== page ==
Anger: Friend or Foe?

Josh Cordonnier, LCSW

Anger: Friend or Foe?

Anger is often the emotion most difficult to understand, to “manage,” and most importantly, to control. It can take away our breath, start our heart racing, and engage our defensive armor when someone says, “I’m angry.” All too often this misunderstood and much disliked feeling can wreak havoc on our minds, bodies and relationships — especially when it is not handled openly and directly. There are other feelings we tend to prefer like joy, pleasure, happiness, and usually even sadness or fear are rated as preferable to anger. It might even be said that anger has gotten a bad rap as we never send people to “sadness management class,” or “happy control group,” but there has been a growing trend toward classes, therapies, and workshops on how to handle anger in one’s life.

I happen to disagree a bit with the public opinion of this much maligned emotion of anger. In fact, I think anger is a great emotion. I will concede that we still have much to learn and it is easy to lose control of anger in many ways. With that said, anger is a normal emotion, just like all the rest we experience. Not only is it “normal,” it is important for a person to know, experience, and be aware of their anger. Anger is often the first alert we get from ourselves that something in our personal world is going wrong, needs to change, or is otherwise not as it should be right now. It can also give us the fuel, motivation, and drive to push through difficult circumstances or to simply go beyond good intentions and to put change into action.

Let’s not forget that this emotion I am heralding also has a destructive side. Out of control anger can be acted out through cruel verbal exchanges, frightening behaviors, and even physical violence. It can also be “acted in” toward oneself which can lead to apathy, low self-esteem, self destructive behaviors, and even depression. We’ve even added to our vocabulary the many ‘types’ of anger we experience: Road Rage, Ticked Off, Peeved, and many, many others.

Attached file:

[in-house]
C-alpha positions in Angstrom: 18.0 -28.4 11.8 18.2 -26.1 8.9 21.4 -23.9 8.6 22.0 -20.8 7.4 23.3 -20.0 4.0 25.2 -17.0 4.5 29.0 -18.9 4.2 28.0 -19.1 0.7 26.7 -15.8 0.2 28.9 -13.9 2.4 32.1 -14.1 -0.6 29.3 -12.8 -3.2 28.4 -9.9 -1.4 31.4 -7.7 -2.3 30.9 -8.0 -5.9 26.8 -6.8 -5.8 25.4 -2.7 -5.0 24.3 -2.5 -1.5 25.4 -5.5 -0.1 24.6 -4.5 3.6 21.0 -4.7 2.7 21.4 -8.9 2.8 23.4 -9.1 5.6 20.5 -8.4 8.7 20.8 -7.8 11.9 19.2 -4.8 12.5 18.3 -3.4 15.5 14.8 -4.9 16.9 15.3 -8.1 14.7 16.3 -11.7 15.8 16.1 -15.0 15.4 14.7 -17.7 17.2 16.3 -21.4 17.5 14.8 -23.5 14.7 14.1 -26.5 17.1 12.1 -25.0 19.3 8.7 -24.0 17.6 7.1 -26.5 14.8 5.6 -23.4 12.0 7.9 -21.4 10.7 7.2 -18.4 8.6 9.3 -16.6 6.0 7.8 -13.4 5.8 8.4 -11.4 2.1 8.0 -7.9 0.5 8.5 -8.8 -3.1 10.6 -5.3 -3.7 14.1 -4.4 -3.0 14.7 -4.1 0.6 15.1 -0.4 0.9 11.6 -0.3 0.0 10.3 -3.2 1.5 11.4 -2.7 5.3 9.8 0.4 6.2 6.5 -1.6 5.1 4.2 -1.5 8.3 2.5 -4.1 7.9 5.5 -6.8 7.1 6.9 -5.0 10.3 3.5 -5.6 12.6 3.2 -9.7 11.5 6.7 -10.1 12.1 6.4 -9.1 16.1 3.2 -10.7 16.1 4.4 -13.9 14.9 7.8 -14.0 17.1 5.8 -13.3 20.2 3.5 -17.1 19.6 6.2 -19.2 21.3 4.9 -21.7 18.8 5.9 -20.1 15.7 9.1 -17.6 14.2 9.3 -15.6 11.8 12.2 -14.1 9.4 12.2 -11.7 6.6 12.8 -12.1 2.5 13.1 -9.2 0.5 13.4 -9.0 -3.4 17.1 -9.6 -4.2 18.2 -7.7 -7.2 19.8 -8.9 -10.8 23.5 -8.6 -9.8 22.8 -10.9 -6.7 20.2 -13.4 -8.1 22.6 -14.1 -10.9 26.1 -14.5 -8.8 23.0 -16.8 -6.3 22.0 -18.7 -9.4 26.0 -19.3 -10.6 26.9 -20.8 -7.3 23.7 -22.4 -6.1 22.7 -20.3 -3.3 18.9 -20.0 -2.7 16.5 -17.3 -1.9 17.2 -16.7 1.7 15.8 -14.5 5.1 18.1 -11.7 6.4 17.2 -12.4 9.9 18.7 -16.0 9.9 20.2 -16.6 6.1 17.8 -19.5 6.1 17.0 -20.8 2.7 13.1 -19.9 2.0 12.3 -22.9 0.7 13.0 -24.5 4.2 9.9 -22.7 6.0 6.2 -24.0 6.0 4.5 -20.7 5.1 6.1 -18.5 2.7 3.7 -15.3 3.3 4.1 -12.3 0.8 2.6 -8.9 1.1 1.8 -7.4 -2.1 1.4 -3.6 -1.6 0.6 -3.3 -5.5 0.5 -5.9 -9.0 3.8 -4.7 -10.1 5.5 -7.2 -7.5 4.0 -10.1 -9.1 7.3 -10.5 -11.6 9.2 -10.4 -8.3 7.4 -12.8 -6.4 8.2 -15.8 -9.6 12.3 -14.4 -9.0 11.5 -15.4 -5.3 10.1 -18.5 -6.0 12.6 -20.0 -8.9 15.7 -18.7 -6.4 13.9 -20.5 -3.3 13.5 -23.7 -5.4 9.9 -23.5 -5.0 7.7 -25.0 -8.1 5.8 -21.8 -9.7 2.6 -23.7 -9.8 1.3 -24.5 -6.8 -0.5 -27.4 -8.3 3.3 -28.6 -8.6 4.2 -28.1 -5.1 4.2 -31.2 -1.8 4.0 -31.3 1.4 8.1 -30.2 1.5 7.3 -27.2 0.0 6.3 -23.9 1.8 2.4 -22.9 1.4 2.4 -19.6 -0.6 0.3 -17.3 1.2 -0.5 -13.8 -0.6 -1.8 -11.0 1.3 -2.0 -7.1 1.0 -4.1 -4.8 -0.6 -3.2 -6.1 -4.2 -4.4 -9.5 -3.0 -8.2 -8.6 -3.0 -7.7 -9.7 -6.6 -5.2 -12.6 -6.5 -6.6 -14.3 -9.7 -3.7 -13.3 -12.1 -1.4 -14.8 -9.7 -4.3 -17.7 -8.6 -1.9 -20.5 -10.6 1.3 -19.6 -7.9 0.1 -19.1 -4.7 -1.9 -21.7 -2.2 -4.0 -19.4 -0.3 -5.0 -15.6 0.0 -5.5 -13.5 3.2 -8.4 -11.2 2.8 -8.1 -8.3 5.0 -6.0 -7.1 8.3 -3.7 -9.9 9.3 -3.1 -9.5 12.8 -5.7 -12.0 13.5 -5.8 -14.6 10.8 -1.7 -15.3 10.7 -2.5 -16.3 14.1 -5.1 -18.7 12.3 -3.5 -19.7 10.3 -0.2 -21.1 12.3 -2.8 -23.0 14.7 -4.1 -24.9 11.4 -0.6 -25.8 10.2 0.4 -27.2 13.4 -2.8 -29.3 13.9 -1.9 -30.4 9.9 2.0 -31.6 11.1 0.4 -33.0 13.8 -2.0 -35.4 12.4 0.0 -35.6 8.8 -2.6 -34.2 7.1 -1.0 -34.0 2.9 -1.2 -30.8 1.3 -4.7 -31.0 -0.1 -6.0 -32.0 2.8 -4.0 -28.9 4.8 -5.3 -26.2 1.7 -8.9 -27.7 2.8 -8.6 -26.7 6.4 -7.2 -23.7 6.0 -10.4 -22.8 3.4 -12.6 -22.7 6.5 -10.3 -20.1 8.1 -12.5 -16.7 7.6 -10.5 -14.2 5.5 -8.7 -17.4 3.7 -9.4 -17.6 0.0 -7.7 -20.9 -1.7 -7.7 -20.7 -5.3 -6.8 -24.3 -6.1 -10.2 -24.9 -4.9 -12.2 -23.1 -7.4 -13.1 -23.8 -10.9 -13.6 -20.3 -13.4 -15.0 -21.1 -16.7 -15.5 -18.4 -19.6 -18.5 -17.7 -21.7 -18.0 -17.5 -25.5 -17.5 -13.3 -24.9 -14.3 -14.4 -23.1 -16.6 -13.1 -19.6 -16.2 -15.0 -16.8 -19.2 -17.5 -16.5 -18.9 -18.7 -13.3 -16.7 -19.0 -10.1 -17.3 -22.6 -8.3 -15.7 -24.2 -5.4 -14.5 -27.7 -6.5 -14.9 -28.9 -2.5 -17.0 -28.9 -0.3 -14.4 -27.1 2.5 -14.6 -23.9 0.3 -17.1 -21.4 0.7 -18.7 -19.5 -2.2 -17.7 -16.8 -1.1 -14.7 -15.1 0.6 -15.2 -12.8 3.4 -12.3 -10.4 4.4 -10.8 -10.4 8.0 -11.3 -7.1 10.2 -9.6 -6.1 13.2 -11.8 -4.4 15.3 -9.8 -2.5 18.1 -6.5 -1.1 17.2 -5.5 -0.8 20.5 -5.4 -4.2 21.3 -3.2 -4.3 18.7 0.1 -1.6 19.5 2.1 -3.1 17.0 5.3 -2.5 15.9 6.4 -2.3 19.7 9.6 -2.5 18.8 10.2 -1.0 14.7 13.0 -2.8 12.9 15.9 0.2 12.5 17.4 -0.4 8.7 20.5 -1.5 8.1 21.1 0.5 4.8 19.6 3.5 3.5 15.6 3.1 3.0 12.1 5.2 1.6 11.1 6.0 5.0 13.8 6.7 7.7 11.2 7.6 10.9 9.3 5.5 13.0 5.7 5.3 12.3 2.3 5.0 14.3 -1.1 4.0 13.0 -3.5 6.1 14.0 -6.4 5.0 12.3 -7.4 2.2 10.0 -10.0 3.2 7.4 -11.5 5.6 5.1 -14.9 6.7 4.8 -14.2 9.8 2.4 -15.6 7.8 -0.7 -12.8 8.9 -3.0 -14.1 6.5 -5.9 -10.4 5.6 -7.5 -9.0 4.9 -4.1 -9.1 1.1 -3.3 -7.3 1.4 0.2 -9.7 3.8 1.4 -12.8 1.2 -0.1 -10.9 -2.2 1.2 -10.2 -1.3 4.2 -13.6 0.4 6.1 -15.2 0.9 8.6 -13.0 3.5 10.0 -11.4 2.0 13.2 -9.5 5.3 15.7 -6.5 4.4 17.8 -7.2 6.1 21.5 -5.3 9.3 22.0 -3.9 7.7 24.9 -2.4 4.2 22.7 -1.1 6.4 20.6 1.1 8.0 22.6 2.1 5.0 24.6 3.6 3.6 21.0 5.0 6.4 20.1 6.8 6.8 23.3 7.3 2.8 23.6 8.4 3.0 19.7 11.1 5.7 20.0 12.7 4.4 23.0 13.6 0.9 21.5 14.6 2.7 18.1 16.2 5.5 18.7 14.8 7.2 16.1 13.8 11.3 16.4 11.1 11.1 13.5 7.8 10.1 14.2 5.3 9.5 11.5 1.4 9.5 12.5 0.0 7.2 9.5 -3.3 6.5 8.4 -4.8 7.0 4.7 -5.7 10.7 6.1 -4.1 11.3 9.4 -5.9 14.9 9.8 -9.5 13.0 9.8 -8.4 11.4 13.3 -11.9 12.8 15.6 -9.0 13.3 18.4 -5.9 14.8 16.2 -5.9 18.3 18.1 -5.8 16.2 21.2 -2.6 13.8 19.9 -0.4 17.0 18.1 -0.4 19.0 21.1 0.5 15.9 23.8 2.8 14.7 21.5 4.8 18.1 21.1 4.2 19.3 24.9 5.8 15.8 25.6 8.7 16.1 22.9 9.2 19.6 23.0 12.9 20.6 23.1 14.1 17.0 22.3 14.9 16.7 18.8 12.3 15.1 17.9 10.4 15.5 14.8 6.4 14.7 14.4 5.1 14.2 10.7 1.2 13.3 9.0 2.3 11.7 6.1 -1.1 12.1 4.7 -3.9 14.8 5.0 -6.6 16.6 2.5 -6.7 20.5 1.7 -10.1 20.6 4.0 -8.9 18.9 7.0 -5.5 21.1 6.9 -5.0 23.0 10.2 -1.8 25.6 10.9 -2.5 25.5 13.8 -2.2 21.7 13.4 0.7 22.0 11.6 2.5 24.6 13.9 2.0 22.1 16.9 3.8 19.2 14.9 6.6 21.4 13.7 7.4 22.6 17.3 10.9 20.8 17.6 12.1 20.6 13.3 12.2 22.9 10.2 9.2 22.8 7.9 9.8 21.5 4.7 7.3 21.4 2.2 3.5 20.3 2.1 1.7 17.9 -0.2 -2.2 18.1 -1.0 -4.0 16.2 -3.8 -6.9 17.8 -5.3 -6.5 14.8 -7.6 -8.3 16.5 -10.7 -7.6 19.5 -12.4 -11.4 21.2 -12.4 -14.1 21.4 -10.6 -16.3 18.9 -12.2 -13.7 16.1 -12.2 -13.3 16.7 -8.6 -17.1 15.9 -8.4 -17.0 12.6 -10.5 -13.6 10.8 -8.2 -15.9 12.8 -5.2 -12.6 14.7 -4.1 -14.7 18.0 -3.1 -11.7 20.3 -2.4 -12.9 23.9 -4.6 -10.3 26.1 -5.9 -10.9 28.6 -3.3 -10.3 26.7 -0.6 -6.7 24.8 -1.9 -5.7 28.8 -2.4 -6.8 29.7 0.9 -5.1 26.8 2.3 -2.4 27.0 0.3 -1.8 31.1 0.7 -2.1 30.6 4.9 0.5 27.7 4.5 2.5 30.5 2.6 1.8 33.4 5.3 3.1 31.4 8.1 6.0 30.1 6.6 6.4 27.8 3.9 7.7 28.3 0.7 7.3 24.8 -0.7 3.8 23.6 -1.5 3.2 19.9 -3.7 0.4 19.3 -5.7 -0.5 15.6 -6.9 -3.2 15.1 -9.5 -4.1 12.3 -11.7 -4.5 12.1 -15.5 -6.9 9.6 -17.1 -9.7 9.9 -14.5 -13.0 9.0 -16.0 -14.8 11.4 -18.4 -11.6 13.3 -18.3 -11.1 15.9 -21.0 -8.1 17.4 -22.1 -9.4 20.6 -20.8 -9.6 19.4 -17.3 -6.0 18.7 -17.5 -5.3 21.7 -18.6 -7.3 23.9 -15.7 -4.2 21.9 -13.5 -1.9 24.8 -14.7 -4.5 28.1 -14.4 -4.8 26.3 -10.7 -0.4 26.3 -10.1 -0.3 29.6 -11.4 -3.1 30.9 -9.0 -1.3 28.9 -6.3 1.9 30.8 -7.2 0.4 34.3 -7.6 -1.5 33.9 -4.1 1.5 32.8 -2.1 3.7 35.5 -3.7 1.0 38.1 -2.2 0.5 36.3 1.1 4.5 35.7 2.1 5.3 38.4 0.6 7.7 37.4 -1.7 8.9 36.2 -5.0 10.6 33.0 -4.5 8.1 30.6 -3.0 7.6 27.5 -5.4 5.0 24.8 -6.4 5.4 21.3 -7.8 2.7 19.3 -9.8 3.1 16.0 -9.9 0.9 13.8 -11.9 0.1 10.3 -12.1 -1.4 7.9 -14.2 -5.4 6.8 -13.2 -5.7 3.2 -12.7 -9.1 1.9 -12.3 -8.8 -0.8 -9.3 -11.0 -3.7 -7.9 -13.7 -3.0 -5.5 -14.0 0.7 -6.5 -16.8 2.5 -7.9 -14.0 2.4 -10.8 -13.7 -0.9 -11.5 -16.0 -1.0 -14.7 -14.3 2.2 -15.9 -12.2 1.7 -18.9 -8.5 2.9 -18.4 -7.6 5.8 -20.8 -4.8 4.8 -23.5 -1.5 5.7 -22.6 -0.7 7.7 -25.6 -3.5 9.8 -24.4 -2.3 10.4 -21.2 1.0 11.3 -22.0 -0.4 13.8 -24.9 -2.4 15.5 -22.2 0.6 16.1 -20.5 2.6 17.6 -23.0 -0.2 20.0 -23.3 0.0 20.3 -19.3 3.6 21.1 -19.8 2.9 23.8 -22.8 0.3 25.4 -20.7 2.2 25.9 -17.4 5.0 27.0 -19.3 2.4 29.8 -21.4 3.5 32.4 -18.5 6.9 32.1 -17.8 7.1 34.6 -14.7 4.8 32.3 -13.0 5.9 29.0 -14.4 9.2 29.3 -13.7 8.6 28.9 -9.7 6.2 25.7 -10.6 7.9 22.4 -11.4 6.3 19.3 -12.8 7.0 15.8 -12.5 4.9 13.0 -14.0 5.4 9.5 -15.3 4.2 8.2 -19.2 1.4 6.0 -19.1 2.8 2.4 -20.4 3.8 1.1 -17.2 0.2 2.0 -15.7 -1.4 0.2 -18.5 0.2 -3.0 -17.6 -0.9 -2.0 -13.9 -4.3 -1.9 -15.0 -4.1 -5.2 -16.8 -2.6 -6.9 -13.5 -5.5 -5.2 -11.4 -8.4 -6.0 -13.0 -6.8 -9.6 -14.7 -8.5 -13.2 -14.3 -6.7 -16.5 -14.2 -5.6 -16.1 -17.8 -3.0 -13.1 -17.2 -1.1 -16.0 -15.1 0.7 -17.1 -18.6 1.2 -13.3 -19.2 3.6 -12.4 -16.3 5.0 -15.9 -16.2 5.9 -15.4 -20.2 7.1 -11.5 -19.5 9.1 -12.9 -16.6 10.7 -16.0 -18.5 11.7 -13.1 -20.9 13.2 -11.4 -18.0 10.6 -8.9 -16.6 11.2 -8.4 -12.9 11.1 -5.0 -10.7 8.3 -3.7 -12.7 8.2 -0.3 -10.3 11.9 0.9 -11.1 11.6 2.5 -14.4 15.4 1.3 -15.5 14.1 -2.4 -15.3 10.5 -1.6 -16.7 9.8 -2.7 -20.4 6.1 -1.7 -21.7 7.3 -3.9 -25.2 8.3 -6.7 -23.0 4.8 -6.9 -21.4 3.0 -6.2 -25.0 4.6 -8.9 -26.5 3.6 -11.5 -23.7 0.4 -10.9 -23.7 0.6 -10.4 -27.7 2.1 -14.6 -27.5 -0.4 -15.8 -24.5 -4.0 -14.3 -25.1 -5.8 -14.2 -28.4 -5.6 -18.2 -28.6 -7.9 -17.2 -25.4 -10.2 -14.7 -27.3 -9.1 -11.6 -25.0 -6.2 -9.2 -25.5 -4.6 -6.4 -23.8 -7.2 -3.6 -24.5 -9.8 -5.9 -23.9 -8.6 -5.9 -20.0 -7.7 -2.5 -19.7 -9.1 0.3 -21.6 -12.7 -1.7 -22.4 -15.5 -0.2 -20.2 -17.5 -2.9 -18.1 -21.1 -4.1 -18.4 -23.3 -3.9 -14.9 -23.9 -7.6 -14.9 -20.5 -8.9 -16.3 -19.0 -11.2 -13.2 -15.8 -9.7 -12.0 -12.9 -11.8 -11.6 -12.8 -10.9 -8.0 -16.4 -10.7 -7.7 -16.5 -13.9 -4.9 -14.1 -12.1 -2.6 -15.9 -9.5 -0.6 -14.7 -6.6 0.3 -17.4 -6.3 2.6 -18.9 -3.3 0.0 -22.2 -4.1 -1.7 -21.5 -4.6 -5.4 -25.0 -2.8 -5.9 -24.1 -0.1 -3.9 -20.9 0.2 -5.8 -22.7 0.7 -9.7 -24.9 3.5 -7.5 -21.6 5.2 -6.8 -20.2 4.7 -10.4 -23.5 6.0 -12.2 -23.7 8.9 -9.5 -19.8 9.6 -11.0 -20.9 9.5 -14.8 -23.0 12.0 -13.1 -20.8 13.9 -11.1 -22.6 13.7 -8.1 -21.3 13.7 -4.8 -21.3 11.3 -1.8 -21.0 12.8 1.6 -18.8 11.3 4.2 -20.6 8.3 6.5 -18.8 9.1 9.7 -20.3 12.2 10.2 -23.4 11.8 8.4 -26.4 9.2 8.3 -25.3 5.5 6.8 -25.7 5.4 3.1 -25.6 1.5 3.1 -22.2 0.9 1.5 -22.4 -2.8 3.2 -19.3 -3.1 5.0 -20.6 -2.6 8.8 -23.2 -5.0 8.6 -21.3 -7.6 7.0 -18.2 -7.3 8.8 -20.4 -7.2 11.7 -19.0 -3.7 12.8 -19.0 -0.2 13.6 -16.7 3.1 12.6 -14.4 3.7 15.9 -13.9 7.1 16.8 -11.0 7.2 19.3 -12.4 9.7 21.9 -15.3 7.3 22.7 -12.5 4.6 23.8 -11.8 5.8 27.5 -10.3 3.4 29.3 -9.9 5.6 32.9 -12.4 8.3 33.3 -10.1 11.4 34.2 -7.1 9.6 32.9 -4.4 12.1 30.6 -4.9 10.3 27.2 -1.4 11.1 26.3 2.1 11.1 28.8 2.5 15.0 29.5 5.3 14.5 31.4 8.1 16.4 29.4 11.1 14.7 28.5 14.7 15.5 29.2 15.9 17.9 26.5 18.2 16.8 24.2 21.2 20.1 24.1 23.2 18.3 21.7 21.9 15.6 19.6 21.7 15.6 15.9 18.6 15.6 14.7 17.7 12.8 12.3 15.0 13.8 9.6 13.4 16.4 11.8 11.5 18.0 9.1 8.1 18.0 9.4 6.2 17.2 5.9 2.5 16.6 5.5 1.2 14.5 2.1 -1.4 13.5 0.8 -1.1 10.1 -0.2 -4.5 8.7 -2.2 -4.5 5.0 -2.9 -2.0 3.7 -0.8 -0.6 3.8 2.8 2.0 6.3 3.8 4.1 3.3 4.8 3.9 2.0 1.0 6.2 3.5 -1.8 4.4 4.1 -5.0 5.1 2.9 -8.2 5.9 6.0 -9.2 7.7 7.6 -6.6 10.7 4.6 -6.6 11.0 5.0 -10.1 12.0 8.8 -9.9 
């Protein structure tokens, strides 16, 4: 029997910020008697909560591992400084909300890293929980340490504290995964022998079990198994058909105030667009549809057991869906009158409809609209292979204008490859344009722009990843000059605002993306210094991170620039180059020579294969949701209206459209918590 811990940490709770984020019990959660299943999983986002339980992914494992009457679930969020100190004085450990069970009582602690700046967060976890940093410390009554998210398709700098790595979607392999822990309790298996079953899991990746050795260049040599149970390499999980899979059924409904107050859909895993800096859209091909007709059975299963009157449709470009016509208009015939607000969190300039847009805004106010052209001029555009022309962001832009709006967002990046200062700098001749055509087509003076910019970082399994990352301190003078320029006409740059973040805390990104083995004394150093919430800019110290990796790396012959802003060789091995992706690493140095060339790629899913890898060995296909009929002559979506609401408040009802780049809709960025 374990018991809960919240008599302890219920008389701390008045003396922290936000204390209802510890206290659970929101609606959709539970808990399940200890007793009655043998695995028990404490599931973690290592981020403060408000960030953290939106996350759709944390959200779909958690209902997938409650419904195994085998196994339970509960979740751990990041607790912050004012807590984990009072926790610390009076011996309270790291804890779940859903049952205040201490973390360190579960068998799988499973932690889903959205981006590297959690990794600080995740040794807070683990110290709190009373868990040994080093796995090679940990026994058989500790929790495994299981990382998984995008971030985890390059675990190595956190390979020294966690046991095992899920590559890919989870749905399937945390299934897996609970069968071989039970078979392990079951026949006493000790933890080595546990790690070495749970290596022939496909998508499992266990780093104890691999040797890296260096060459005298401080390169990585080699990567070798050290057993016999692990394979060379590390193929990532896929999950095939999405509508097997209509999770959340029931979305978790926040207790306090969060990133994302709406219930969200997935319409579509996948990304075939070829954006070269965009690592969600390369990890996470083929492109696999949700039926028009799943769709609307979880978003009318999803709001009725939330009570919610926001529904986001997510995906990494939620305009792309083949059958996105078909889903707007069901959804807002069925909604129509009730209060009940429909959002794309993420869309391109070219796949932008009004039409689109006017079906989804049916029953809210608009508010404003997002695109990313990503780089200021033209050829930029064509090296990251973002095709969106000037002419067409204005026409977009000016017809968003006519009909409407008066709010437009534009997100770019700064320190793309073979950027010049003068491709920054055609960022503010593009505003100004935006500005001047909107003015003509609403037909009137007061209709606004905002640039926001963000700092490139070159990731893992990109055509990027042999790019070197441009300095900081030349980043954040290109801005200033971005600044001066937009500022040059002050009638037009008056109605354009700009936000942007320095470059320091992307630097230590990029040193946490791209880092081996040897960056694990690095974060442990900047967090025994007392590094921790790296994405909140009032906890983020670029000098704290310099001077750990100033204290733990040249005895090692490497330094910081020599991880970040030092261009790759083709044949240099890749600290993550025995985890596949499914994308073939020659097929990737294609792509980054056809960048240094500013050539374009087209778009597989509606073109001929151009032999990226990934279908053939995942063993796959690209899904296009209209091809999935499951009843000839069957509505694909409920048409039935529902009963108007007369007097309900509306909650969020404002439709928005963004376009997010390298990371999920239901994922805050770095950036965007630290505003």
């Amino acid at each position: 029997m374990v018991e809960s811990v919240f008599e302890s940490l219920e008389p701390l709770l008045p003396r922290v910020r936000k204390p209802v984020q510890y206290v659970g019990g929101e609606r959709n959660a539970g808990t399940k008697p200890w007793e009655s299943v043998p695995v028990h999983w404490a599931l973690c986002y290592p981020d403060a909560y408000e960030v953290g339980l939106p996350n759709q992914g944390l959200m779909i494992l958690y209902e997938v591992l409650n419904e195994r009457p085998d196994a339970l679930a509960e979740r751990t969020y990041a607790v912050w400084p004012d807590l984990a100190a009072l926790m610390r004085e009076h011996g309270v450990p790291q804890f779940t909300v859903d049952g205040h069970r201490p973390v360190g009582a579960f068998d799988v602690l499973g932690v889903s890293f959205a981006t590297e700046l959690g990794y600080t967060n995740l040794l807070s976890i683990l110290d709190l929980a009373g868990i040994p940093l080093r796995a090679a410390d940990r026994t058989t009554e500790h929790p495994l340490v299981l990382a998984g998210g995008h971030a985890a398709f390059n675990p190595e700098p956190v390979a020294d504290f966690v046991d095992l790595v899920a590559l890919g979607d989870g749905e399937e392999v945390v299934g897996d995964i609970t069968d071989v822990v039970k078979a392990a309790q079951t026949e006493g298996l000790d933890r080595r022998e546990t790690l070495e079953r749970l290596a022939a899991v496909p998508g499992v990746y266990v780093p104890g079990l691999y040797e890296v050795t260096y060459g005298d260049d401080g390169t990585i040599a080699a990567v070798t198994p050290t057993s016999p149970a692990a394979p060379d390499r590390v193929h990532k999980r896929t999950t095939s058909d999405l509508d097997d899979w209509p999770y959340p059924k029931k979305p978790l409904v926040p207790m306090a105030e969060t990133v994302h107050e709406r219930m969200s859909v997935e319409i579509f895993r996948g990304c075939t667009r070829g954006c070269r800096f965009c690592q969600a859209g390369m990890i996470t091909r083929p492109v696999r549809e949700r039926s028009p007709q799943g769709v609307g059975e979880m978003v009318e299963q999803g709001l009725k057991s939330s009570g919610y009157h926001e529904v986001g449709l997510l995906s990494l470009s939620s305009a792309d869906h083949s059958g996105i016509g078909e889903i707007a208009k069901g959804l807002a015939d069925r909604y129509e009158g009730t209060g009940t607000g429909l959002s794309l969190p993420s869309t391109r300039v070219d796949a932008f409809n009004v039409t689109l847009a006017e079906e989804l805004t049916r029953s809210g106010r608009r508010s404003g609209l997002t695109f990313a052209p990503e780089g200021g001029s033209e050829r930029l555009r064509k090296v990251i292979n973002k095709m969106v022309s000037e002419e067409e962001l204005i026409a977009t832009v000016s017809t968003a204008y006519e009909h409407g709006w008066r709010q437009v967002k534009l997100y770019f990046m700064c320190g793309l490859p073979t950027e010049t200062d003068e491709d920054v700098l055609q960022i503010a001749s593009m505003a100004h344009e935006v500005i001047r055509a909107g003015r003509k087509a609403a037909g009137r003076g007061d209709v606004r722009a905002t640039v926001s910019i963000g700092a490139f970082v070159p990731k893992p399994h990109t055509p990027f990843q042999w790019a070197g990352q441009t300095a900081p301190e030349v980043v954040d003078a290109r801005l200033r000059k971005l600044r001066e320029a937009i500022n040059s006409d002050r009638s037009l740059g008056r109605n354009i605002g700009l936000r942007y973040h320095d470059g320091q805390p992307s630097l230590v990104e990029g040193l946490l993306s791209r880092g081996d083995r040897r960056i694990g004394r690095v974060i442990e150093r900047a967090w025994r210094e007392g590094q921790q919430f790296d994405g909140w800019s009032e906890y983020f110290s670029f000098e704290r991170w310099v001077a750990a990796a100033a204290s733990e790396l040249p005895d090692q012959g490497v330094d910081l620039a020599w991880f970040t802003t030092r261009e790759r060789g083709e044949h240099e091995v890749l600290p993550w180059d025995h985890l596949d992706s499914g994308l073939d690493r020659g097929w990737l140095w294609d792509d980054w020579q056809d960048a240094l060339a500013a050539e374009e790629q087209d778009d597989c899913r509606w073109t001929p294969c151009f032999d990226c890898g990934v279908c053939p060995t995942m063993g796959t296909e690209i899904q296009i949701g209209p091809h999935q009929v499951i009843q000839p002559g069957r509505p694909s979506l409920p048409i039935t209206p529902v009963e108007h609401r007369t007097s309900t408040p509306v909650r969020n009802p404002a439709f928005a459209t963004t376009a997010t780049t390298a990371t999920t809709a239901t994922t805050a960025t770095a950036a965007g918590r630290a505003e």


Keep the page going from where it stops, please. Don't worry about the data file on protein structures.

I lead Anger Control Groups at In Step which last from 10-12 weeks. It is surprisingly easy to talk about the same feeling in its various forms for all of these sessions, and the topics range from personal “buttons” to sibling rivalry. One of the first things I say to the kids is that I do not think they should EVER get in trouble for feeling angry. This is usually met with surprise and then excitement when I say I’ll be repeating the same thing to their parents. Next we learn that we can get in trouble for actions and behaviors we display when we are not in control of our feelings which include anger. This is where I focus the group: how to handle, control, and become the master of our own anger. This is often a difficult task for the kids who have joined the group, as frequently they’ve been out of control for quite some time and the patterns have turned to habits and the habits have been solidifying. I purposely do not call the group “Anger Management” as I think this is too soft a term; to manage implies directing or guiding something along its path. It’s my belief we need to get completely in charge of our anger – specifically, our anger related actions.